3 Things They Don't Teach You About Physician Liability Coverage in Med School
From the beginning of May, until then end of June, the agents at MyMedicalMalpracticeInsurance.com typically have hundreds of physician liability coverage submissions from physicians just out of residency or fellowship. More often than not, most of these newly trained doctors have not been educated about physician liability insurance, an expense they may have to bear their entire career. Here are three quick points that are rarely discussed in medical school or residency that we see most often:
1. New-to-practice Discount. Physicians just coming out of residency or fellowship are usually surprised to know that the first two years of their physician liability coverage is heavily discounted. Typical discounts in the first year range from 40-60% and typical discounts in the second year range from 20-40%, depending on the insurance company. When discussing rates with new doctors, we are sure to offer them a detailed spreadsheet regarding the rates, and how they will increase from years 1-5. In addition, we highlight the inexpensive cost for the first two years, and warn of a significant increase in cost, going into the third year of coverage.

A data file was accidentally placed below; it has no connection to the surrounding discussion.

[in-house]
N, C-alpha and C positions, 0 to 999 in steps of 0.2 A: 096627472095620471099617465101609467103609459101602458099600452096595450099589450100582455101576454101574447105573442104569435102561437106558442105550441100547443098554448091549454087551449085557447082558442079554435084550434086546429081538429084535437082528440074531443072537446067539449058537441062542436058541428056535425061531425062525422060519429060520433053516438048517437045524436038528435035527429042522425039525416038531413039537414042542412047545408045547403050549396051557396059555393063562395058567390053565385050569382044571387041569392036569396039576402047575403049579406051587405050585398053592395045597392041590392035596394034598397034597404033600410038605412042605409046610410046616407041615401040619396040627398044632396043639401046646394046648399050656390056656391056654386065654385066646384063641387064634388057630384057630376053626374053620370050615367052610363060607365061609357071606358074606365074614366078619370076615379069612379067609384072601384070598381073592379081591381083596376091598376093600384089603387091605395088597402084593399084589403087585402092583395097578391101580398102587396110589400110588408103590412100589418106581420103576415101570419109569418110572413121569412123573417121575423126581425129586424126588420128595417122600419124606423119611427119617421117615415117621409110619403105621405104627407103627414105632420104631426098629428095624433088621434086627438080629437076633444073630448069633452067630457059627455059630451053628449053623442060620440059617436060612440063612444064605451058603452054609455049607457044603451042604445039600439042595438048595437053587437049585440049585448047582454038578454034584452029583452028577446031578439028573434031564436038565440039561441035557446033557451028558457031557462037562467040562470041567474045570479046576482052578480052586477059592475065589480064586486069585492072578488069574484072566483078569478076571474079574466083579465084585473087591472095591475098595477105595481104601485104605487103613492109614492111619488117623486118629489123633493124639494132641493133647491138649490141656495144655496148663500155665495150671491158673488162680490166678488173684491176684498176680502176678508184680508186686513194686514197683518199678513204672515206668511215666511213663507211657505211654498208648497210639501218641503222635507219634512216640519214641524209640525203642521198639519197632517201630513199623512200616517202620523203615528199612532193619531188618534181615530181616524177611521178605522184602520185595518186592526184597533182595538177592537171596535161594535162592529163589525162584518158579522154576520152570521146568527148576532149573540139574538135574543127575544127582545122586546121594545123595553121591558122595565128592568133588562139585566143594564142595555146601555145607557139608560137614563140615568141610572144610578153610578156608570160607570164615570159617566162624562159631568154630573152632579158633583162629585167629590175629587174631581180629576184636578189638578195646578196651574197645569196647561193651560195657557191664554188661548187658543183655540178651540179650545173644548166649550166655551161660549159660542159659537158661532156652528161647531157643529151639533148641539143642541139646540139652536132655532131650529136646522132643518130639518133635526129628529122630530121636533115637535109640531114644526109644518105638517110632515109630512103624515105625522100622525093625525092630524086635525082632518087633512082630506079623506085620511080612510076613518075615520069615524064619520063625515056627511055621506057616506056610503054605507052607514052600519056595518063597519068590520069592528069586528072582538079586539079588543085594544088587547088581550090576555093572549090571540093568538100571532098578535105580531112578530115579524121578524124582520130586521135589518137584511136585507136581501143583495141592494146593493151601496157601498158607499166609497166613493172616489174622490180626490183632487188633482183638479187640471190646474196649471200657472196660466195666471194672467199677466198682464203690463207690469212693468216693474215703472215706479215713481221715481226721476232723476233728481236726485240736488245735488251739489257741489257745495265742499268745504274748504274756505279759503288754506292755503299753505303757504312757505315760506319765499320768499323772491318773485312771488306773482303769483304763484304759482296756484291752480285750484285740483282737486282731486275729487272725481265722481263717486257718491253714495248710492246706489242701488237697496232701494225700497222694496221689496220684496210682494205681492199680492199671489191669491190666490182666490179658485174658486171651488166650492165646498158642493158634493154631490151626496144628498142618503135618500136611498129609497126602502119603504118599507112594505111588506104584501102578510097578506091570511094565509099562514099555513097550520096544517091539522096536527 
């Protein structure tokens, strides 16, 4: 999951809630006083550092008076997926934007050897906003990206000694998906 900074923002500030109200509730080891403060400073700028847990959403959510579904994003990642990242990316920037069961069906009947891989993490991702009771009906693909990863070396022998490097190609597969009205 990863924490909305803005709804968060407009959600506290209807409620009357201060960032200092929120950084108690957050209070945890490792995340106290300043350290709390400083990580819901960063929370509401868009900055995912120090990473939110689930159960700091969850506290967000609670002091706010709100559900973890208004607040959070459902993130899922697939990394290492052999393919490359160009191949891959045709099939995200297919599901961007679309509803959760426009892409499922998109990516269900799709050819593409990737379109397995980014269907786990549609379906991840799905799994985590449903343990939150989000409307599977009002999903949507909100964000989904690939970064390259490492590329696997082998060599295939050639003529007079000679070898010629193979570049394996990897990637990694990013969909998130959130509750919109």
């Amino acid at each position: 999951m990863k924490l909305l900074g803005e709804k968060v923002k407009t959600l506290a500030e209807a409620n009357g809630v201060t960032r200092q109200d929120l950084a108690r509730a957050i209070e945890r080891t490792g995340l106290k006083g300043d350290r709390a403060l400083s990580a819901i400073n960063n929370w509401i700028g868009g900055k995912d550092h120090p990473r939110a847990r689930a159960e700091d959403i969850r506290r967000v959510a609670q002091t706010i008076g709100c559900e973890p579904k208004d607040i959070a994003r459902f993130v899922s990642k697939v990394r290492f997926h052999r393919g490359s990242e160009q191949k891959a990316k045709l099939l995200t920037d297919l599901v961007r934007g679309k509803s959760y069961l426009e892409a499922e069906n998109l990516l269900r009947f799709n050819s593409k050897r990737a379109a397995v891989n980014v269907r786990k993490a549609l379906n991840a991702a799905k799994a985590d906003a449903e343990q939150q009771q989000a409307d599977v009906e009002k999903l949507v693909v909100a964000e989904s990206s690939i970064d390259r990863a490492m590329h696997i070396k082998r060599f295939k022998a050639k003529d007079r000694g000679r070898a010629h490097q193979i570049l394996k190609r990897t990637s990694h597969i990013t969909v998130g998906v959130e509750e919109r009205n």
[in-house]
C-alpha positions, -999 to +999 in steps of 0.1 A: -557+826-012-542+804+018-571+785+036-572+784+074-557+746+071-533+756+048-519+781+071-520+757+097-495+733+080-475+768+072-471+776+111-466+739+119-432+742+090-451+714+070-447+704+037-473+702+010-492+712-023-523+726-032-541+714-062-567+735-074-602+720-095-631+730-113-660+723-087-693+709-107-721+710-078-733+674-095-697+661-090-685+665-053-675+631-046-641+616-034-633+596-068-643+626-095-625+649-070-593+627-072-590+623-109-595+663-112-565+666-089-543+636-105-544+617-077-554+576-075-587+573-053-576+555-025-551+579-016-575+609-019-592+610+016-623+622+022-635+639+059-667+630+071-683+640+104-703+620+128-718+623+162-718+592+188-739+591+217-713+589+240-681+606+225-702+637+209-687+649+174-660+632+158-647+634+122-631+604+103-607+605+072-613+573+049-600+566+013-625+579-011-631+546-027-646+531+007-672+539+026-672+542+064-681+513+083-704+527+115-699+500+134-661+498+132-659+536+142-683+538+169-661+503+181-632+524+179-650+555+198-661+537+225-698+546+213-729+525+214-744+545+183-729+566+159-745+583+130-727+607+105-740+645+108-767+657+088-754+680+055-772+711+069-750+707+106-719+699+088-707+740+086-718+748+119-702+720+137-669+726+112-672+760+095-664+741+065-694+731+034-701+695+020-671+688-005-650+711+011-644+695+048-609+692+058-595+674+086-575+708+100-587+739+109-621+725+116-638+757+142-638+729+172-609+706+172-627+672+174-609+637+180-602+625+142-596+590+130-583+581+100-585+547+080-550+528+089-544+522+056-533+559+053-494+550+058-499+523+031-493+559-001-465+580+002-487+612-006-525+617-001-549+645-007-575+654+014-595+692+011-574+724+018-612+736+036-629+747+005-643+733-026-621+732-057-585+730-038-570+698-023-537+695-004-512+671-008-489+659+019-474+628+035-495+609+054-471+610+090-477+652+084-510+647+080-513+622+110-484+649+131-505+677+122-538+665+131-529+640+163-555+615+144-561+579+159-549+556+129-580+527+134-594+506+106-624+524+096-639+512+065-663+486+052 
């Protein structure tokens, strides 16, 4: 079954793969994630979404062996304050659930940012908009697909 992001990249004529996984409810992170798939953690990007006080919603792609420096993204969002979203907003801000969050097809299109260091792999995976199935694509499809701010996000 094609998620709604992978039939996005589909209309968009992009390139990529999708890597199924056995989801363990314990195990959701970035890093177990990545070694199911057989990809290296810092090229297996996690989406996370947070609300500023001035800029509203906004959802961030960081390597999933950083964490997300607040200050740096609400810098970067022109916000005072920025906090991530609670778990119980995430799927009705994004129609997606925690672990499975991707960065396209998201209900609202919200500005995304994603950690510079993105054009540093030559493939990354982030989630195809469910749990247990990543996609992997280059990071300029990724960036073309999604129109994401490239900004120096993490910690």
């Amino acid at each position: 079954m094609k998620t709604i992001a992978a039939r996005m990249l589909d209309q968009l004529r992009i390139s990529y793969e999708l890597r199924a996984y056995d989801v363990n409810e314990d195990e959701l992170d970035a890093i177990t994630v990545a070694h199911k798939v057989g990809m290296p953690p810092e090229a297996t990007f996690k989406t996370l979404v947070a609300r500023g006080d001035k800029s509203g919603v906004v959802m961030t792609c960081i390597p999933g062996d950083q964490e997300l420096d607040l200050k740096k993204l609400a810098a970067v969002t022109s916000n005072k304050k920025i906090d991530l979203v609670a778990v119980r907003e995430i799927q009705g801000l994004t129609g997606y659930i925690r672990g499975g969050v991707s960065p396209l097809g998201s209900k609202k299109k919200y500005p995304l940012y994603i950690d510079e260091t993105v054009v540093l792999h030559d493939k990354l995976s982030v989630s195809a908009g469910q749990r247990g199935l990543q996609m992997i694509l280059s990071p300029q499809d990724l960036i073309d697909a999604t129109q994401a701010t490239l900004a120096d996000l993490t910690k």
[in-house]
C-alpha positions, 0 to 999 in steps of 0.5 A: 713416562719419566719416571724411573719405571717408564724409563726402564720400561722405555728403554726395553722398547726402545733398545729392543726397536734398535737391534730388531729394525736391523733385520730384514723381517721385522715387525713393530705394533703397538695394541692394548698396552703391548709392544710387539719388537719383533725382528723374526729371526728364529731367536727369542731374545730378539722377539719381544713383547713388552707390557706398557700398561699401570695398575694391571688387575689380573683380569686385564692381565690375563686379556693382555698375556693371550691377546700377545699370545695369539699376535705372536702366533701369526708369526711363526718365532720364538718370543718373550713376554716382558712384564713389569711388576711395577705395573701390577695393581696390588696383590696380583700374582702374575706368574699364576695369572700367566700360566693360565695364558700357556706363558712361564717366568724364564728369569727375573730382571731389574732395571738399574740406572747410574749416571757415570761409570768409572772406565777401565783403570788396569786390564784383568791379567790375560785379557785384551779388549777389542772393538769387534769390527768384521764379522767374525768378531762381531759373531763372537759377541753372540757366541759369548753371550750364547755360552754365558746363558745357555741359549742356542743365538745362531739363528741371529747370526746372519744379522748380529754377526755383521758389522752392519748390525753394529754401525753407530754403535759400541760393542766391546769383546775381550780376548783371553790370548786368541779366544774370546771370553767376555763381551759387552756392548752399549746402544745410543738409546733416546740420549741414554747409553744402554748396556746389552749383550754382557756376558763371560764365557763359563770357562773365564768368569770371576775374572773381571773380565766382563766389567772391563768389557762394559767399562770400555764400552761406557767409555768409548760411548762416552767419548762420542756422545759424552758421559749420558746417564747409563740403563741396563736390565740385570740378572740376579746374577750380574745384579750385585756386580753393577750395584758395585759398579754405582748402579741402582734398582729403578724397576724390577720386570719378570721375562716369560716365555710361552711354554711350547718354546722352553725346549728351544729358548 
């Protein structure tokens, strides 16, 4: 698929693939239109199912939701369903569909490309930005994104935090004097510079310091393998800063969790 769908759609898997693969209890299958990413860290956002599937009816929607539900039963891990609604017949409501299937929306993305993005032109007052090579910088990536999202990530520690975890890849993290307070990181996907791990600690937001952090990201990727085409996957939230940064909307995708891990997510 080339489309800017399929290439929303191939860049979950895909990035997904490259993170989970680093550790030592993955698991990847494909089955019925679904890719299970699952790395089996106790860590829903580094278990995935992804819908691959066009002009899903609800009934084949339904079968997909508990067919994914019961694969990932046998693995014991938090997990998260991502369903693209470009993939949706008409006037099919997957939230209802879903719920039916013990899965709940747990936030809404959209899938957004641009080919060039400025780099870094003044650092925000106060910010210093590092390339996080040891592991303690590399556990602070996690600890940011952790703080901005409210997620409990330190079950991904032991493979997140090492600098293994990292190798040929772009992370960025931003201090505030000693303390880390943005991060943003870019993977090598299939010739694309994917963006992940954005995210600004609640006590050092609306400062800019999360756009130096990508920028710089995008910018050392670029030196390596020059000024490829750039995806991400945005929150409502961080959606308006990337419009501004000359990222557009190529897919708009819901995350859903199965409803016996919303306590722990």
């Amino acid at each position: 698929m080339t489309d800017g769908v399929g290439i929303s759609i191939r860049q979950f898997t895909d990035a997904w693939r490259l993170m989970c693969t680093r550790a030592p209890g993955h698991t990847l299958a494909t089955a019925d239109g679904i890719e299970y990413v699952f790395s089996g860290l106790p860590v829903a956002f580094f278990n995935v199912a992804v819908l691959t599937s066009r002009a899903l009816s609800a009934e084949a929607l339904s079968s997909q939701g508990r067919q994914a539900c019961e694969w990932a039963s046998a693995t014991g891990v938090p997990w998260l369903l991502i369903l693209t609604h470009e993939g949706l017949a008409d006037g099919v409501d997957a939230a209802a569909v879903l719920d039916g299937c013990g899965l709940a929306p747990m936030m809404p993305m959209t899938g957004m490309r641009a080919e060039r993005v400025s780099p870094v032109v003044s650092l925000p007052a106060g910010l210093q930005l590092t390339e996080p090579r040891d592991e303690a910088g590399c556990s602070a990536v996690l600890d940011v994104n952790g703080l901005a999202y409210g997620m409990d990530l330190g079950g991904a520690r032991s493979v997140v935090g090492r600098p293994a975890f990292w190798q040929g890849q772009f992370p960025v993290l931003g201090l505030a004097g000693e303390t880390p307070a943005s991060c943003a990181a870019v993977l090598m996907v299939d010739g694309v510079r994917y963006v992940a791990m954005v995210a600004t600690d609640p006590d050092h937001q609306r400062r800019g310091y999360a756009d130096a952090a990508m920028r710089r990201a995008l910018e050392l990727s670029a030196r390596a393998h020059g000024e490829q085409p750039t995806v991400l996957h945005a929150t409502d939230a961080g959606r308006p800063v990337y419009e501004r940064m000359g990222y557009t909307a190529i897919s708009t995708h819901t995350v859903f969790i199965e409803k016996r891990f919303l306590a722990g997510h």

2. Claims-made vs. Occurrence. The next question most doctors ask us about physician liability coverage is, “What’s the difference between a claims-made and an occurrence policy?” A more detailed definition of these terms (claims-made and occurrence policy) can be found on our website. Briefly, a claims-made policy starts out relatively inexpensively, increases in cost from years 1 to 5, and when you terminate the policy, you may need to purchase a tail. Tails are expensive and cost roughly 2 times the expiring premium. An occurrence policy starts out relatively expensive, remains the same price year to year, and does not require you to purchase a tail if you terminate the policy. (For your reference, about 90% of new physicians go with a claims-made policy.)
3. Tail. A tail policy is purchased to cover the doctor in case a claim is brought against him or her after they have terminated their claims-made coverage. Physicians typically dread purchasing a tail because of its high expense. Most of the time, the incumbent carrier charges 2 times the expiring premium, however, there are stand-alone tail options that can be cheaper. Most tails are lifetime in length. However, there are options for shorter duration tails that can be cheaper. Physicians should be aware of the statute of limitations in their state when purchasing a stand-alone tail.
We hope these tips regarding physician liability coverage have been useful. If you’d like to discuss them in more detail, or if you’d like to receive a quote, feel free to contact us.